A new study has found that selfies make noses appear 30% larger — and people aren’t happy about it
The selfie effect
With the explosion of social media, people are taking billions of selfies every day and posting them to different channels. Social media has become an important part of our lives, with many people changing the way they look and act in response to this phenomenon. Boris Paskhover, an assistant professor at Rutgers New Jersey Medical School’s Department of Otolaryngology who specializes in facial plastic and reconstructive surgery, realized that people want to change their appearance to improve their social media persona — even if that means plastic surgery. Many of the people who were asking him for plastic surgery showed selfie examples, prompting him to investigate this further.
“Young adults are constantly taking selfies to post to social media and think those images are representative of how they really look, which can have an impact on their emotional state,” he said. “I want them to realize that when they take a selfie they are in essence looking into a portable funhouse mirror.”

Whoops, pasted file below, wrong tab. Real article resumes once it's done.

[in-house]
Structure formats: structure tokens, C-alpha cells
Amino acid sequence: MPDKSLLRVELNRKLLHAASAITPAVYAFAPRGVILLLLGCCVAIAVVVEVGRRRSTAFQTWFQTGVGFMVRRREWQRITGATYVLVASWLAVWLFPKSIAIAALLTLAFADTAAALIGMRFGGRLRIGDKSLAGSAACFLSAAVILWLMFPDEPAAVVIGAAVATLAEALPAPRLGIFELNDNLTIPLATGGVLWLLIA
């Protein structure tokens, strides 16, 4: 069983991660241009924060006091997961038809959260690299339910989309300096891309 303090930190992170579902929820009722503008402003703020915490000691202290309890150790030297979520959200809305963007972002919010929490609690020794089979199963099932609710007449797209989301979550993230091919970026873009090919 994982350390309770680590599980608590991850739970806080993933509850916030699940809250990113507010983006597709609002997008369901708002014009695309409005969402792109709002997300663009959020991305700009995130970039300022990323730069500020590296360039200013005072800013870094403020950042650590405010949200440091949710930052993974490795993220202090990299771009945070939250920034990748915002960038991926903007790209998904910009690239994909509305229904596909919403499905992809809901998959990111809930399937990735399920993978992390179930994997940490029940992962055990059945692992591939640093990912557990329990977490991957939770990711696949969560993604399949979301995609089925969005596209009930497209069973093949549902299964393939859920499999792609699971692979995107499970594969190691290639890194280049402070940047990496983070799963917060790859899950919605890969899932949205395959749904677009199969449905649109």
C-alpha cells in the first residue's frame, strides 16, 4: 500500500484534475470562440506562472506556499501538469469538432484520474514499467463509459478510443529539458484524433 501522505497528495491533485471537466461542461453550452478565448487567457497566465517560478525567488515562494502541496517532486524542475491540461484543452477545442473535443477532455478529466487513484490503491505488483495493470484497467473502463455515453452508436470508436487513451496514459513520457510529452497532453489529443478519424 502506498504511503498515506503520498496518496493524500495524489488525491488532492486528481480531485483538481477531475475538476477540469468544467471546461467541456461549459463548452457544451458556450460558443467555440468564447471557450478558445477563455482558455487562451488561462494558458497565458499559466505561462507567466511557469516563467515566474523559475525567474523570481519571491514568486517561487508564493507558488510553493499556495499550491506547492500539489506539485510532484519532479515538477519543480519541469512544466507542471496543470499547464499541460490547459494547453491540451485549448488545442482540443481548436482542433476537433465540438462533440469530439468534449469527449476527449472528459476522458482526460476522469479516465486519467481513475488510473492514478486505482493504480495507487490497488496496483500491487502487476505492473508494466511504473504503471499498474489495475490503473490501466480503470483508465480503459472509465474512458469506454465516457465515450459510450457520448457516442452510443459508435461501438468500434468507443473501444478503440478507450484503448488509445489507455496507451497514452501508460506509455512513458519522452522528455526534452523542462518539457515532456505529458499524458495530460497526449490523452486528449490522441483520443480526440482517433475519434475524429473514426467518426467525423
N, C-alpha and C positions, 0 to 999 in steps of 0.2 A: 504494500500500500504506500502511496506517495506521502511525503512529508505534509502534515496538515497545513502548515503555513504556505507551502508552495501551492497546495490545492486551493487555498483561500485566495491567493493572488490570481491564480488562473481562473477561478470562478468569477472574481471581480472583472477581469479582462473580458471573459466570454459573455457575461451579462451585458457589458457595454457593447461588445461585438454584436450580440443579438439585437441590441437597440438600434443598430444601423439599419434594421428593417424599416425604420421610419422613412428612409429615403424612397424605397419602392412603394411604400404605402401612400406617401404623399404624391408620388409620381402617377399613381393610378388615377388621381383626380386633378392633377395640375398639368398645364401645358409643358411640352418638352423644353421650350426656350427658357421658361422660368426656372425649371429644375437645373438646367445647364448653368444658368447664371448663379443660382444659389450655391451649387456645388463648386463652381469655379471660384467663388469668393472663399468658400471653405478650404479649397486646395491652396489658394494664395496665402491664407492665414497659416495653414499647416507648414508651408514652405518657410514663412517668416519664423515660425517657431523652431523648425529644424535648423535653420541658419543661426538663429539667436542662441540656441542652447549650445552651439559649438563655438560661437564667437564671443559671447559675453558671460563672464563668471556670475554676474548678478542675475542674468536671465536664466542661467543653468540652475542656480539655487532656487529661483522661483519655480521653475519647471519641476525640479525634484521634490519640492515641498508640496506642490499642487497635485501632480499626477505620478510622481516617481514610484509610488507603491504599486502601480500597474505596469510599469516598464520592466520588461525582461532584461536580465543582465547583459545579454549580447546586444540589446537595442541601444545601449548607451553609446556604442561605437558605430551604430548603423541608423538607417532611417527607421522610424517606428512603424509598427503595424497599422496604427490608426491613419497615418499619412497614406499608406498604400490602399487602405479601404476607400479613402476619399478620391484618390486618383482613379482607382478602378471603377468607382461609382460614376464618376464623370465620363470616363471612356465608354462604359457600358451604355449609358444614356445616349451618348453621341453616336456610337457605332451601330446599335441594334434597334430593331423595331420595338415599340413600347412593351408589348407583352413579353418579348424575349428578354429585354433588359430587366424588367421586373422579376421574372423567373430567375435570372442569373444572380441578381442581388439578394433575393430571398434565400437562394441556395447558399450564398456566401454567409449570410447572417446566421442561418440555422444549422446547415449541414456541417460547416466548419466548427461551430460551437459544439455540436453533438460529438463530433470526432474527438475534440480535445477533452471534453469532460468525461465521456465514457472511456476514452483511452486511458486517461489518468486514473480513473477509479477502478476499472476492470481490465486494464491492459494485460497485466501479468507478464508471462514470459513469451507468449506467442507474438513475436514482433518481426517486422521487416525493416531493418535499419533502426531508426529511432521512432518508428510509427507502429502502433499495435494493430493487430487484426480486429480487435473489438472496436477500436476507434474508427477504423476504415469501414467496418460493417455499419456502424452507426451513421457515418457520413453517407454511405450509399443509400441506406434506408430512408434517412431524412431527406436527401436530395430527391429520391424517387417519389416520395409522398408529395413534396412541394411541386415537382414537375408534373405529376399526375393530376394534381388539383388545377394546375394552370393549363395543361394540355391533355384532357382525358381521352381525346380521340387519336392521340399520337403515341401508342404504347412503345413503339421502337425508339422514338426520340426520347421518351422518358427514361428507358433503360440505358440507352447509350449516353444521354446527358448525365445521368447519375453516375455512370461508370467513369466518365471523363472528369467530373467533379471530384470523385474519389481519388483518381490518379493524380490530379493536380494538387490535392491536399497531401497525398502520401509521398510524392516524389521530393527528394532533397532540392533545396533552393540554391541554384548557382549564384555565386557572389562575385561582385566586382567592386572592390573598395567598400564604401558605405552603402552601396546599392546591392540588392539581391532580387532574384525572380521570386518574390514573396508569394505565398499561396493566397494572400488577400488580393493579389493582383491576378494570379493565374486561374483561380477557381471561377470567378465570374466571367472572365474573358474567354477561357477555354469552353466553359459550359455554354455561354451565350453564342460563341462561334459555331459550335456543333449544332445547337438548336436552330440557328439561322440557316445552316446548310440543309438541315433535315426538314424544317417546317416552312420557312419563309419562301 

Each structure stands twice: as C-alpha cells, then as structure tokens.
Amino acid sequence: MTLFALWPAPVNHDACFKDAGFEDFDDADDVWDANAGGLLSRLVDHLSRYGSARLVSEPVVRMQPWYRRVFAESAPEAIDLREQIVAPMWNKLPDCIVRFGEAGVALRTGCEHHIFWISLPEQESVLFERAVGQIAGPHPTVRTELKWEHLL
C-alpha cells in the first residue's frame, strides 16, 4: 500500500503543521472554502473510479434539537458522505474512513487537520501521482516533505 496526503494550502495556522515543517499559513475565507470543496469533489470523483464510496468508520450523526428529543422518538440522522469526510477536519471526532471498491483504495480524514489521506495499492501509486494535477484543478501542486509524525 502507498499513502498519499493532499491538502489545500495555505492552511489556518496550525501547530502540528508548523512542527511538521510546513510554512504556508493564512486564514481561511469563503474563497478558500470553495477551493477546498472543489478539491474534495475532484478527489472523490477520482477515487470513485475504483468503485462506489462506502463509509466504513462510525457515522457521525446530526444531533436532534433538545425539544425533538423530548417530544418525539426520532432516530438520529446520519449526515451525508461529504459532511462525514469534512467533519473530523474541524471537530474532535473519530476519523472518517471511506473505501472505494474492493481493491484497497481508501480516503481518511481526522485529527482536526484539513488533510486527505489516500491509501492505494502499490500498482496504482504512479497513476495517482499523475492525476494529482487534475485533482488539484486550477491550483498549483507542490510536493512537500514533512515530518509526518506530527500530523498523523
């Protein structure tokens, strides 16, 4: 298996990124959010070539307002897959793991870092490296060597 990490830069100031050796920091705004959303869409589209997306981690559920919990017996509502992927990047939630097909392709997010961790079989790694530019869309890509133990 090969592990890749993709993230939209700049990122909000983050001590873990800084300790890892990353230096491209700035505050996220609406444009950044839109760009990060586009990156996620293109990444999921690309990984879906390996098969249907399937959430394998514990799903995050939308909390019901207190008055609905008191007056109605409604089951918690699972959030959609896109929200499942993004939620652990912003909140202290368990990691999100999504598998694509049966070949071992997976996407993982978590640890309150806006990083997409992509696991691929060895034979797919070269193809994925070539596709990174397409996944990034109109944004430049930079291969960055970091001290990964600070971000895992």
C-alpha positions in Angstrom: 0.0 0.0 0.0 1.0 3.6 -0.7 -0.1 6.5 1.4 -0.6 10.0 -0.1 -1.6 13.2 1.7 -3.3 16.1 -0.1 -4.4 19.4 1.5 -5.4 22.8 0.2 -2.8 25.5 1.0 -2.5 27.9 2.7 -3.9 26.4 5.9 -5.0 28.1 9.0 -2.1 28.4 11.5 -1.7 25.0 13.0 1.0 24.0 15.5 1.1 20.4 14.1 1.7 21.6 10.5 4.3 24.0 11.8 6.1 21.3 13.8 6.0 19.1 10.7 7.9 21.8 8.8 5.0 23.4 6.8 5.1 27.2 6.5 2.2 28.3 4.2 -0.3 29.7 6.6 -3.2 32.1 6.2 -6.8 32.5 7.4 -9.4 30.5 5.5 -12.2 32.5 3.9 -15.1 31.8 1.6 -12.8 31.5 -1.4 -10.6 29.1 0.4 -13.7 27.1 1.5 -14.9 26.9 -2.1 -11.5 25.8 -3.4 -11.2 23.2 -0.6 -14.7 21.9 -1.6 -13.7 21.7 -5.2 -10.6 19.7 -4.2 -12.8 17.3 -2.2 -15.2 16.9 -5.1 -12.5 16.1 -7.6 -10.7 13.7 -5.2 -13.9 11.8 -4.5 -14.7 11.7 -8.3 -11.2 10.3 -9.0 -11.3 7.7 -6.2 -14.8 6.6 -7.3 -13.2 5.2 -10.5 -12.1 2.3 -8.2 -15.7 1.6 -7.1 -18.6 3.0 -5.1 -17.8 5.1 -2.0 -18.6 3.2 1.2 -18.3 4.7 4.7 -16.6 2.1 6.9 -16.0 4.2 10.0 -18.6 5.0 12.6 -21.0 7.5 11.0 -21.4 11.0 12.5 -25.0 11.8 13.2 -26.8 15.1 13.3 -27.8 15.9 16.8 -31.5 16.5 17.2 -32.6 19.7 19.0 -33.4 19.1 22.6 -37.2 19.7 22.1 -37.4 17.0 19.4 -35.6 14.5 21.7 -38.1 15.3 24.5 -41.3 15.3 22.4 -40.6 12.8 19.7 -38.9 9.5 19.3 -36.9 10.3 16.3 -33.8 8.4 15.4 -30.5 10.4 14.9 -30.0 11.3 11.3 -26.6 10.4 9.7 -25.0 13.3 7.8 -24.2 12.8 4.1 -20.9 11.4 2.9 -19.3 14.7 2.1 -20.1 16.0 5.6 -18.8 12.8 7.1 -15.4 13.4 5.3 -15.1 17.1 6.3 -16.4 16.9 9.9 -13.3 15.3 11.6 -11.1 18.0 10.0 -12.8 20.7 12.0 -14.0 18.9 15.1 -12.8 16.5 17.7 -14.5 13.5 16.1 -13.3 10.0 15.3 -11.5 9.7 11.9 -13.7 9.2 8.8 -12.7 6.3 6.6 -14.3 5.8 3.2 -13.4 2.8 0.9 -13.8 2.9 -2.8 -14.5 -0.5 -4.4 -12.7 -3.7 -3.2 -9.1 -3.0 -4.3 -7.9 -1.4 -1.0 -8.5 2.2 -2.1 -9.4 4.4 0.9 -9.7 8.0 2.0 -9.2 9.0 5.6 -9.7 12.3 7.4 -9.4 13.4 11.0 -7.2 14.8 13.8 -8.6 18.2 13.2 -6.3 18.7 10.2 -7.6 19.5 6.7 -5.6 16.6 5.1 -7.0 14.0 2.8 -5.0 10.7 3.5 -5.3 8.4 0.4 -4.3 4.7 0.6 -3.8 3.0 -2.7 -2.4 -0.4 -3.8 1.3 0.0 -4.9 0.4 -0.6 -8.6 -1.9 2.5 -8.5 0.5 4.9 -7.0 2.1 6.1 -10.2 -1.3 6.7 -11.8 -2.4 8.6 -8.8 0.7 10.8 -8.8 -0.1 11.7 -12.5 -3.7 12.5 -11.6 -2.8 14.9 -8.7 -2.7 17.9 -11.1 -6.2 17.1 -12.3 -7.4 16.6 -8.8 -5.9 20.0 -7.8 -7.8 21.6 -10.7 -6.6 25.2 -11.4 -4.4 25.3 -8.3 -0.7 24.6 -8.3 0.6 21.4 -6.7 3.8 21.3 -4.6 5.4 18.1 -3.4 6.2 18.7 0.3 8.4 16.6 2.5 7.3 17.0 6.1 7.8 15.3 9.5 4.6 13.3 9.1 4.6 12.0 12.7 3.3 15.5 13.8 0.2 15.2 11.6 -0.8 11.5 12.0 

The American Academy of Facial Plastic and Reconstructive Surgeons has also noticed the trend. According to a 2017 poll, 55% of facial plastic surgeons reported seeing patients who wanted surgeries to make them look better in selfies, up from 13% in 2016.
Strangely, many of the people who wanted to change their noses had rather normal features.
“I’d say, ‘Your nose doesn’t look big — there’s distortion when you keep a camera close to your face,” Paskhover recalled.
An unexpected effect
In order to better understand this, he teamed up with Ohad Fried, a research fellow at Stanford University’s Department of Computer Science. They developed a mathematical model which describes how photos taken at very short range (such as selfies) distort people’s opinions about their noses.
They found that when the lens is very close to the face, at about 30 cm (12 inches), it makes the nose look about 30 percent larger compared to the rest of the face.
It’s all about perspective. Think about it this way: when you’re close to a building, it seems very large. But the more you step back, the smaller it seems. To the lens, your face is essentially a plane perpendicular to the main camera axis, and the nose is coming out of that plane. Due to this geometry, the closer the lens is too your face, the larger the nose seems relative to your other features.
Paskhover says that given how selfies drive people’s self-image, this should be considered a public health issue. What do you think?
Journal Reference: Brittany Ward, Max Ward, Ohad Fried, Boris Paskhover. Nasal Distortion in Short-Distance Photographs: The Selfie Effect. JAMA Facial Plastic Surgery, 2018; DOI: 10.1001/jamafacial.2018.0009